Bicuspid aortic valve is the most common congenital cardiac lesion in adults and is present in 1 to 2 percent of all individuals (men are affected more often than women).615,616 Initially, eccentric diastolic coaptation of the aortic cusps was reported on M-mode in patients with bicuspid valves. However, M-mode findings are less accurate than 2D imaging, and the parasternal short-axis view is generally best for defining the fish-mouthed systolic aortic valvular anatomy (Q+iSi Figs. 13-60 and B-nBi 13-61). Bicuspid valves are sometimes easy to detect in diastole as well, but raphes and remnants of commissures may obscure the diagnosis and mimic a trileaflet valve. In general, asymmetry of the aortic leaflets suggests congenital deformation. In equivocal cases, multiplane TEE is usually diagnostic (B->;B; Fig. 13-61).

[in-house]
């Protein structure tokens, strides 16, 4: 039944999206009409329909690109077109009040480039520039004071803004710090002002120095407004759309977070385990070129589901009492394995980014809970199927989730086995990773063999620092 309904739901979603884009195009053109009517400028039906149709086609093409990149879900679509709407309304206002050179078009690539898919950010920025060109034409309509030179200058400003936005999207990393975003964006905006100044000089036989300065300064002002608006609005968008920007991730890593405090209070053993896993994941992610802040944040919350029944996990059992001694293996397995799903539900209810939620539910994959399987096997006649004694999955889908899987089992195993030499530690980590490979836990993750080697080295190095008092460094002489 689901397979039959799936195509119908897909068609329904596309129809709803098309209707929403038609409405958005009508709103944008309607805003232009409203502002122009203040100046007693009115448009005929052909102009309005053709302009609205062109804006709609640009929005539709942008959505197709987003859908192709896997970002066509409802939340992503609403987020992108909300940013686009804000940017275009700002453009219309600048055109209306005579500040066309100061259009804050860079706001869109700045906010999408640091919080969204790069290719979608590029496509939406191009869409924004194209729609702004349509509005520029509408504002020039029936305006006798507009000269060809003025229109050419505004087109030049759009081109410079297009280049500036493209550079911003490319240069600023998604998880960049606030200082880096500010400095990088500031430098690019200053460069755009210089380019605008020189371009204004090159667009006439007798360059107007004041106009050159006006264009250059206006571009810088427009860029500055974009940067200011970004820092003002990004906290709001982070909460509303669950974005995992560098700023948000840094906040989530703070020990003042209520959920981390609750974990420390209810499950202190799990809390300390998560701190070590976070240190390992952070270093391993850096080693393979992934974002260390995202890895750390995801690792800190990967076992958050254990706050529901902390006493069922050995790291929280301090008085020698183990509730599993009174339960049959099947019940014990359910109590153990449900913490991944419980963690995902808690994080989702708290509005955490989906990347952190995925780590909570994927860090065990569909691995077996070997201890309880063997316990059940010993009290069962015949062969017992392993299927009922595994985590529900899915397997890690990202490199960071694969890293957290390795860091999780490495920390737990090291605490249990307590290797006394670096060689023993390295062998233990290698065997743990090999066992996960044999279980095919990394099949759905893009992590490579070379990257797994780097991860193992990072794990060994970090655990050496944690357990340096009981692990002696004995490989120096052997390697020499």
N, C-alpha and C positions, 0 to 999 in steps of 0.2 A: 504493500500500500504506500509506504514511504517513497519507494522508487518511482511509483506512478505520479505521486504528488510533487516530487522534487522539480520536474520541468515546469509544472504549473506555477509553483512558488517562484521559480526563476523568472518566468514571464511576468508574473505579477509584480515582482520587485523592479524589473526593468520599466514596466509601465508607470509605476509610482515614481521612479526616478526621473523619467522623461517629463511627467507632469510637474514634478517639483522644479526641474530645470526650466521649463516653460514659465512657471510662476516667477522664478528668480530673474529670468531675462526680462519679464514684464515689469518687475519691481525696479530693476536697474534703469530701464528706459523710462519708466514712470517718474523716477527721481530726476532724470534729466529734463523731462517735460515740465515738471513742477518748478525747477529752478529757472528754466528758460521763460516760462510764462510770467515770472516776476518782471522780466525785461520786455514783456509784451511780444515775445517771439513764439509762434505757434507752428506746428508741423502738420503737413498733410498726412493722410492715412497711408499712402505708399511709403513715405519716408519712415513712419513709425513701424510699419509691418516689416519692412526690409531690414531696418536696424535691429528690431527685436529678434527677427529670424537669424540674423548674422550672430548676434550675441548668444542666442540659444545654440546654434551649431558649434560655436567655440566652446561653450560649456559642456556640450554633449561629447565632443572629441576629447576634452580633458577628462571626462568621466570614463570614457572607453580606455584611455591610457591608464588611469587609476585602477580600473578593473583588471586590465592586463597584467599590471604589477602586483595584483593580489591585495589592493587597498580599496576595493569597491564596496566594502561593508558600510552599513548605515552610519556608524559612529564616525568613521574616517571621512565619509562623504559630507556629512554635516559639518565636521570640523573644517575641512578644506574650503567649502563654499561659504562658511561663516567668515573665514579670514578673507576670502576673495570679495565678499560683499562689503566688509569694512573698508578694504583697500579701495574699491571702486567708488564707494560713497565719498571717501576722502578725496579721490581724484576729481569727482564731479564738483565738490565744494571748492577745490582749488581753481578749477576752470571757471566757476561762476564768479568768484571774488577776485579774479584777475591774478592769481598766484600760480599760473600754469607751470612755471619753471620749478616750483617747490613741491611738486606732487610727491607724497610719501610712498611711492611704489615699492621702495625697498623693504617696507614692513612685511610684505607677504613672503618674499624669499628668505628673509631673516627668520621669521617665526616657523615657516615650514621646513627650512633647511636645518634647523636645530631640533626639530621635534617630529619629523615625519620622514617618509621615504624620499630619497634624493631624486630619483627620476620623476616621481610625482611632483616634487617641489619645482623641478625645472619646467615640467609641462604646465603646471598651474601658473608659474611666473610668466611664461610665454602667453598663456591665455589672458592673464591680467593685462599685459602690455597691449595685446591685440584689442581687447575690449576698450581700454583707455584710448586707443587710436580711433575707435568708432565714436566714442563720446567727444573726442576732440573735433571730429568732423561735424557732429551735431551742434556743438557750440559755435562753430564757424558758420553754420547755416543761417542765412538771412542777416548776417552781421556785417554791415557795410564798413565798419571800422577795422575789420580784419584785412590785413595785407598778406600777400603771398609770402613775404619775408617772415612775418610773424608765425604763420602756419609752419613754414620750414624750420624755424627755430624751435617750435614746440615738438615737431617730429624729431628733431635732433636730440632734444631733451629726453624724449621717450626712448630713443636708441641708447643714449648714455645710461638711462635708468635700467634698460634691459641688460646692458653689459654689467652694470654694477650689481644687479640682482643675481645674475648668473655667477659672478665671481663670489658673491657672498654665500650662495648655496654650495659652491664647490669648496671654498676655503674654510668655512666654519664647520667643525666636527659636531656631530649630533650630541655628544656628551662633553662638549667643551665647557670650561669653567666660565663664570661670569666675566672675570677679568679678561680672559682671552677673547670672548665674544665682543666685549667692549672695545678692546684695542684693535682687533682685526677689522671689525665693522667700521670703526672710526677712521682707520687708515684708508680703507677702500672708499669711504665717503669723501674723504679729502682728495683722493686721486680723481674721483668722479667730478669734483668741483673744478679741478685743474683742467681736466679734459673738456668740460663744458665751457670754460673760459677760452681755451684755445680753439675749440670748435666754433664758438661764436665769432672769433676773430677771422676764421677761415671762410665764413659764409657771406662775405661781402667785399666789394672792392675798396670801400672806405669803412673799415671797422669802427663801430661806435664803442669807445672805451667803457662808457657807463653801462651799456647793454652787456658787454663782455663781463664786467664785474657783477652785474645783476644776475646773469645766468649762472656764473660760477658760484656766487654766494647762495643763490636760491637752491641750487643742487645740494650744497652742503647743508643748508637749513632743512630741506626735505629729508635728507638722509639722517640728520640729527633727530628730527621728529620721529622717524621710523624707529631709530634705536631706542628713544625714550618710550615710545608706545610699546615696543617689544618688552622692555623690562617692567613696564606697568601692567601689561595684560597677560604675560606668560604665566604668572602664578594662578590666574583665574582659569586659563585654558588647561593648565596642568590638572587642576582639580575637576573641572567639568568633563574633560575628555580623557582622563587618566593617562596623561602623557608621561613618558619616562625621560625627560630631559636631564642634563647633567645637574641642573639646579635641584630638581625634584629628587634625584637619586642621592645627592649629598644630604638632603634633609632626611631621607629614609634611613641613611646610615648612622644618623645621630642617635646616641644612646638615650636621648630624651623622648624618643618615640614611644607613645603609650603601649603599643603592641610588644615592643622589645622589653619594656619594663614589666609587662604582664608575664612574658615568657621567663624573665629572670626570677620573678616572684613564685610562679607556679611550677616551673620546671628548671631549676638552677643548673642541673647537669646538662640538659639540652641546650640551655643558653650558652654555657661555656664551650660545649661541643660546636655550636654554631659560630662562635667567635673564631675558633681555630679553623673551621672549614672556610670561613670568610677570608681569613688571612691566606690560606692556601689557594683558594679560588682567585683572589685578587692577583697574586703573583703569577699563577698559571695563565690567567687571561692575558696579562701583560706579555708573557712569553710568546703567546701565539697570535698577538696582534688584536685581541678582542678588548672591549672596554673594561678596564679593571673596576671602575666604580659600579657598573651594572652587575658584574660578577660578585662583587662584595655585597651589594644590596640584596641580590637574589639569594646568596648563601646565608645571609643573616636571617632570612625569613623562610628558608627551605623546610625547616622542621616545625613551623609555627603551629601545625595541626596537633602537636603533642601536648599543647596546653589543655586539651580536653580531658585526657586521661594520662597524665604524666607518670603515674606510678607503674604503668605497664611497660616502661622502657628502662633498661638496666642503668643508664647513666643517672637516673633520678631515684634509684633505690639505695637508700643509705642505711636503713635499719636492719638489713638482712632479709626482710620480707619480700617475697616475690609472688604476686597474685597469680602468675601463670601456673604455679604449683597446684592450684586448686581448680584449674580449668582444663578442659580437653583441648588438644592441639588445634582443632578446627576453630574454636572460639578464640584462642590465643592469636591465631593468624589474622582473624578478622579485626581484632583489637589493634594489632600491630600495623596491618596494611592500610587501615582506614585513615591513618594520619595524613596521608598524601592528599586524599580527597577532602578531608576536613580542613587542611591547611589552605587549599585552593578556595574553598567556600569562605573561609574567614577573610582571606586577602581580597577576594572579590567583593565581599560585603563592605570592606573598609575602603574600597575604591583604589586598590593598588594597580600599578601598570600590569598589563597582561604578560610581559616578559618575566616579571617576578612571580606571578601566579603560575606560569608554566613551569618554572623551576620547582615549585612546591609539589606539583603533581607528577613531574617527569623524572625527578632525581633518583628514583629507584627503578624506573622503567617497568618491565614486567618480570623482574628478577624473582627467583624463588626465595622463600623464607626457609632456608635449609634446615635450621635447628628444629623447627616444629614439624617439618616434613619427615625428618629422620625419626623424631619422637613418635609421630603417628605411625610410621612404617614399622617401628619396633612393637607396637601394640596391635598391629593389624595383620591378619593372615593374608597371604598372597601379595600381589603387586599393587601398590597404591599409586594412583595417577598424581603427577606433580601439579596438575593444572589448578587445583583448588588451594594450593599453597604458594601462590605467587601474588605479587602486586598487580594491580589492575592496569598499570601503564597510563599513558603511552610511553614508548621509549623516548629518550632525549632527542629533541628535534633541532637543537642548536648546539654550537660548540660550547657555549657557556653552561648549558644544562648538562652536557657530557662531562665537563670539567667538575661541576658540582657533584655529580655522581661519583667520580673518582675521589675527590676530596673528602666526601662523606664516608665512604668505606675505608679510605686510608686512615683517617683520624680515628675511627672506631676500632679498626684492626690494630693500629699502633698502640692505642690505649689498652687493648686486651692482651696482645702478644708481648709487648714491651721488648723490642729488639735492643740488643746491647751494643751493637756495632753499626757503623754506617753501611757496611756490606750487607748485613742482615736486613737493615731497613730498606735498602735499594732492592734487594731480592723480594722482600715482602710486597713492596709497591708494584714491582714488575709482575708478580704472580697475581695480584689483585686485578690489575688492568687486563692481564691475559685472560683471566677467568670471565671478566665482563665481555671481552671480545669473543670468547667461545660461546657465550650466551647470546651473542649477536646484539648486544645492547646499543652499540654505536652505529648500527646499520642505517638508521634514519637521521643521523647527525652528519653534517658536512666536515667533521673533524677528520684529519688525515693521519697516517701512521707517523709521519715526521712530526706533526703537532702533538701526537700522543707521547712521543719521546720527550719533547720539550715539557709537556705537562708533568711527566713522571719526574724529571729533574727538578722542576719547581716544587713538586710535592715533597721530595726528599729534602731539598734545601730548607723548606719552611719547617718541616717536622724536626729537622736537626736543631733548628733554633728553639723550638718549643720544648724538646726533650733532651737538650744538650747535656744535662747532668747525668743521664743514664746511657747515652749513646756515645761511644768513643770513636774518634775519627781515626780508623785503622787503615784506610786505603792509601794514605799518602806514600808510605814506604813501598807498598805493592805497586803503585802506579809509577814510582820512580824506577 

Ventricular Inflow Tract Abnormalities

Ebstein's anomaly is a congenital deformity of the tricuspid valve in which the leaflets are displaced into the right ventricle. Associated findings include TR, right atrial enlargement, and ASD.617,618 2D imaging typically shows abnormal apical displacement of the septal leaflet insertion, with variable deformity of the leaflet (Fig. 13-123). The anterior leaflet originates from the tricuspid annulus but is elongated and often tethered to the RV free wall by abnormal chordal attachments. The tricuspid deformity and regurgitation are best visualized in the apical four-chamber view, although the subcostal and modified parasternal views also may be helpful.